The position in terms of local position is:

Pabsolute = R(SR(S × SR'(Plocal-C))) + T + C

## Combining Transform Nodes with Scale

What is the combined effect of putting one transform node under another:

For on level of transform we have seen that the absolute position is given by:

Pabsolute = R(SR(S × SR'(Plocal-C))) + T + C

To cascade more than one of these we can calculate the position in coordinates of layer 'n' from the position in the coordinates of the layer below:

Pn-1 = Rn(SRn(Sn × SRn'(Pn-Cn))) + Tn + Cn

where:

• Pn = position of point in coordinates of layer n
• Rn = rotation function of layer n in coordinates of layer n-1
• Pn-1 = position of point in coordinates of the layer below n
• Cn = centre of rotation of layer n in coordinates of layer n-1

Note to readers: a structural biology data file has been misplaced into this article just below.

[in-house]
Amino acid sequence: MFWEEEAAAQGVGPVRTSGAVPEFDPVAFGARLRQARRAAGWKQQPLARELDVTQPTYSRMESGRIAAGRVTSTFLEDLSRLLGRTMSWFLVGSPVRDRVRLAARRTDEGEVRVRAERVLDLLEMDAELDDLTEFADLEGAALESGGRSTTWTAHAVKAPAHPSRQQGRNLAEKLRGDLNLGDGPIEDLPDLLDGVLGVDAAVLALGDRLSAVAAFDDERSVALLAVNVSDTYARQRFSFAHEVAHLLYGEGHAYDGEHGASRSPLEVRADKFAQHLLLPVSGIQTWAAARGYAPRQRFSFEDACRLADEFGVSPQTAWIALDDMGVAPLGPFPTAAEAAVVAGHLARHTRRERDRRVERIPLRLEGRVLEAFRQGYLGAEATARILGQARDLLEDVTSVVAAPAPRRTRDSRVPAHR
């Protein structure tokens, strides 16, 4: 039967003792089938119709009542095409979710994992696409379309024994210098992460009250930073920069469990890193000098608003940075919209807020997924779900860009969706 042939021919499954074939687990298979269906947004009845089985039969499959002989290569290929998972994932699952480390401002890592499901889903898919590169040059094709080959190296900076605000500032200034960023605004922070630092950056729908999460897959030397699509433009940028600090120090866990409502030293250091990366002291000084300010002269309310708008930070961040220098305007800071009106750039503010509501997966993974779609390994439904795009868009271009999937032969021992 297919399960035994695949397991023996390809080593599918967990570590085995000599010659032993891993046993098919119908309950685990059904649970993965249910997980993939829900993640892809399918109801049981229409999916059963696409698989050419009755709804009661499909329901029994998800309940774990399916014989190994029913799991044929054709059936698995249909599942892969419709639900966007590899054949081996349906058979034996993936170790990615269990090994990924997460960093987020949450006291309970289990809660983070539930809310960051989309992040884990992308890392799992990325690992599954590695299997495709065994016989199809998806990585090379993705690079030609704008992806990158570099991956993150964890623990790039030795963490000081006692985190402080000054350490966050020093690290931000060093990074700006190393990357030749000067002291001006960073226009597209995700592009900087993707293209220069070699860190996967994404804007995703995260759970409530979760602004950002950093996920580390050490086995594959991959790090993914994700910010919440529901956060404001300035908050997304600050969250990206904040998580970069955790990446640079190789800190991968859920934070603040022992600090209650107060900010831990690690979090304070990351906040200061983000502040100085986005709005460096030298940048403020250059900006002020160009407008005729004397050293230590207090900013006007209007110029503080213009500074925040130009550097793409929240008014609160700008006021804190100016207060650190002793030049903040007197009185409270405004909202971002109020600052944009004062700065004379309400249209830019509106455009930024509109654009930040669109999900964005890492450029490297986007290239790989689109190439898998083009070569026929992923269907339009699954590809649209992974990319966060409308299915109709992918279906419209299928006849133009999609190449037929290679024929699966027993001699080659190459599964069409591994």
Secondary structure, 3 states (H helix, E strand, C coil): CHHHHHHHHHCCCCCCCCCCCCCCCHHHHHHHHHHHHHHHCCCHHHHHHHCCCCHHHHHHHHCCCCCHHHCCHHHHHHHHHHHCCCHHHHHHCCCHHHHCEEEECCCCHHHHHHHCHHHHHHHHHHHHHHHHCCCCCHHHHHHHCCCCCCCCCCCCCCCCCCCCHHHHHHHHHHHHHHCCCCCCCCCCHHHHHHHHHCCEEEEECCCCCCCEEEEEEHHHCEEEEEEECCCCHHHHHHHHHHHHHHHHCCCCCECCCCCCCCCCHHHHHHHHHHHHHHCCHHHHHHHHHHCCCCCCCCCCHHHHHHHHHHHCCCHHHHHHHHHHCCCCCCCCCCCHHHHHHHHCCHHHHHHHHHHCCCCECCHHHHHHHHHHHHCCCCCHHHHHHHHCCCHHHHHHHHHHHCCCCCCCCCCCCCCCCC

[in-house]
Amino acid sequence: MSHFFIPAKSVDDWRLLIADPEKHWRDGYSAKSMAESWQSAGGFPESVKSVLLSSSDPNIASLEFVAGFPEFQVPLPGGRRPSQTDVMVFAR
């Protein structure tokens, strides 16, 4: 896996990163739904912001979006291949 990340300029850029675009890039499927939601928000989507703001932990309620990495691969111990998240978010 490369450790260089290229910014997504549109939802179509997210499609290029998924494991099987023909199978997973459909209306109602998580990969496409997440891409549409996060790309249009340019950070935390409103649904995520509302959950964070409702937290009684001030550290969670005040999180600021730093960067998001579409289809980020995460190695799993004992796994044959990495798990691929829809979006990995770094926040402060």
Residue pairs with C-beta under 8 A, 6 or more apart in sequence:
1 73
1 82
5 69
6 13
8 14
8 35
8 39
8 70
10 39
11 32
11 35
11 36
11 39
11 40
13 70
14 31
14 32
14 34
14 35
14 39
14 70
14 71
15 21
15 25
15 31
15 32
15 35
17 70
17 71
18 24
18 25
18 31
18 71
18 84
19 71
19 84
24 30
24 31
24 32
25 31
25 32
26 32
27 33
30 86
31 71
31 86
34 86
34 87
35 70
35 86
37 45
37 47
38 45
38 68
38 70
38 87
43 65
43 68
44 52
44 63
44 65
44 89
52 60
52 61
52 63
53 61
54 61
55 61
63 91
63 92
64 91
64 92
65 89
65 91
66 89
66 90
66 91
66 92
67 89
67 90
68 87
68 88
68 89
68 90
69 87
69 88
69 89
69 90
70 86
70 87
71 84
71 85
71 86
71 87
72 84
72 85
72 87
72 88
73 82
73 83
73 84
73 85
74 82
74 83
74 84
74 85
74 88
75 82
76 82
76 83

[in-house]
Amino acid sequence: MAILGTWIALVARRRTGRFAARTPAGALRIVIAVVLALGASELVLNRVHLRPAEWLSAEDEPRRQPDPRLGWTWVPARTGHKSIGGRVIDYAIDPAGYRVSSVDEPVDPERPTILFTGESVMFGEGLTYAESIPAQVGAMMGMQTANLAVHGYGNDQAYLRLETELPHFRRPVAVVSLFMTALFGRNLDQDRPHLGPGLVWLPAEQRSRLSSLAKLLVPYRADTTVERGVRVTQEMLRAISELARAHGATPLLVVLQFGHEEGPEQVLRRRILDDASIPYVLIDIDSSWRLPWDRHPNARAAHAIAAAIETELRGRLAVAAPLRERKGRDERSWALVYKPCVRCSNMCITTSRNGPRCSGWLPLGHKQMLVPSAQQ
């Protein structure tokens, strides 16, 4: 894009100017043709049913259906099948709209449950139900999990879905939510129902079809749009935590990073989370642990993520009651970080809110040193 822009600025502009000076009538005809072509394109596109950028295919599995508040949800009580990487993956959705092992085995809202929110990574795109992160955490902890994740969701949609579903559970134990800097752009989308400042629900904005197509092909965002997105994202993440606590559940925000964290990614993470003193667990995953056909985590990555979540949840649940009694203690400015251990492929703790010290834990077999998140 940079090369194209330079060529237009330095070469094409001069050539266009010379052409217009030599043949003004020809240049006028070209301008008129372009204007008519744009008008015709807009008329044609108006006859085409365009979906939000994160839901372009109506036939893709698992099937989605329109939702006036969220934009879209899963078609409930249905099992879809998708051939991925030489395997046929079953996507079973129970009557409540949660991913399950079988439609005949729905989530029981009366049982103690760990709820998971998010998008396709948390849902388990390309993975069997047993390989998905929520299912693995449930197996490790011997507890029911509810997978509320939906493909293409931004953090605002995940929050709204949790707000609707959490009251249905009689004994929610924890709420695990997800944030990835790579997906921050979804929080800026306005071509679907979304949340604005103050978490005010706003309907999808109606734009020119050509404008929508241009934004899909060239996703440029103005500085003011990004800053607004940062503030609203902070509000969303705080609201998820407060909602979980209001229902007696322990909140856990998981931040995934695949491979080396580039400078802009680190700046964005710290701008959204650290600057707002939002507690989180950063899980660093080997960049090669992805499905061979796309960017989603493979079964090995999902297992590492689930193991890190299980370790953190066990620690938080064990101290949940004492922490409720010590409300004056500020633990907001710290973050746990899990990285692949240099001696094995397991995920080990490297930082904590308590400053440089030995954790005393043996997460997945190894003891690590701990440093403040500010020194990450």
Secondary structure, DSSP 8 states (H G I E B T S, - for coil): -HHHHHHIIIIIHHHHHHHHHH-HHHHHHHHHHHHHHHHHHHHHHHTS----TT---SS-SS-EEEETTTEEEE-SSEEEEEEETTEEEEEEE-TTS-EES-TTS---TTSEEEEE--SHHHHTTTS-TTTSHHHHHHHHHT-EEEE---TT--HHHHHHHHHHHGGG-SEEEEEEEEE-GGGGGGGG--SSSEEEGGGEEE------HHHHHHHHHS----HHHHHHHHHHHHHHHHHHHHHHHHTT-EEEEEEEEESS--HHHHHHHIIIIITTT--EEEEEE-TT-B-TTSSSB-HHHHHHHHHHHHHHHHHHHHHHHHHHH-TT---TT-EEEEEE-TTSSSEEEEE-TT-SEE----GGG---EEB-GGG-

• Tn = translation on layer n in coordinates of layer n-1
• Sn = scale of layer n in coordinates of layer n-1
• SRn = scale rotation function of layer n in coordinates of layer n-1

So Pabsolute = Ra(SRa(Sa × SRa'(Pa-Ca))) + Ta + Ca
and Pa = Rb(SRb(Sb × SRb'(Pb-Cb))) + Tb + Cb

where:

• Ra = rotation function of transform a in absolute coordinates
• Ca = centre of rotation of transform a in absolute coordinates
• Ta = translation of transform a in absolute coordinates
• Sa = scale of transform a in coordinates of layer n-1
• SRa = scale rotation function of transform a in coordinates of layer n-1
• Rb = rotation function of transform b in coordinates of transform a
• Cb = centre of rotation of transform b in coordinates of transform a
• Tb = translation of transform b in coordinates of transform a
• Sb = scale of transform b in coordinates of layer n-1
• SRb = scale rotation function of transform b in coordinates of layer n-1

So substituting the Pa from the second equation into the first gives:

Pabsolute =Ra(SRa(Sa × SRa'((Rb(SRb(Sb × SRb'(Pb-Cb))) + Tb + Cb)-Ca))) + Ta + Ca

Can anyone help me expand this out and find an equivilant single transform??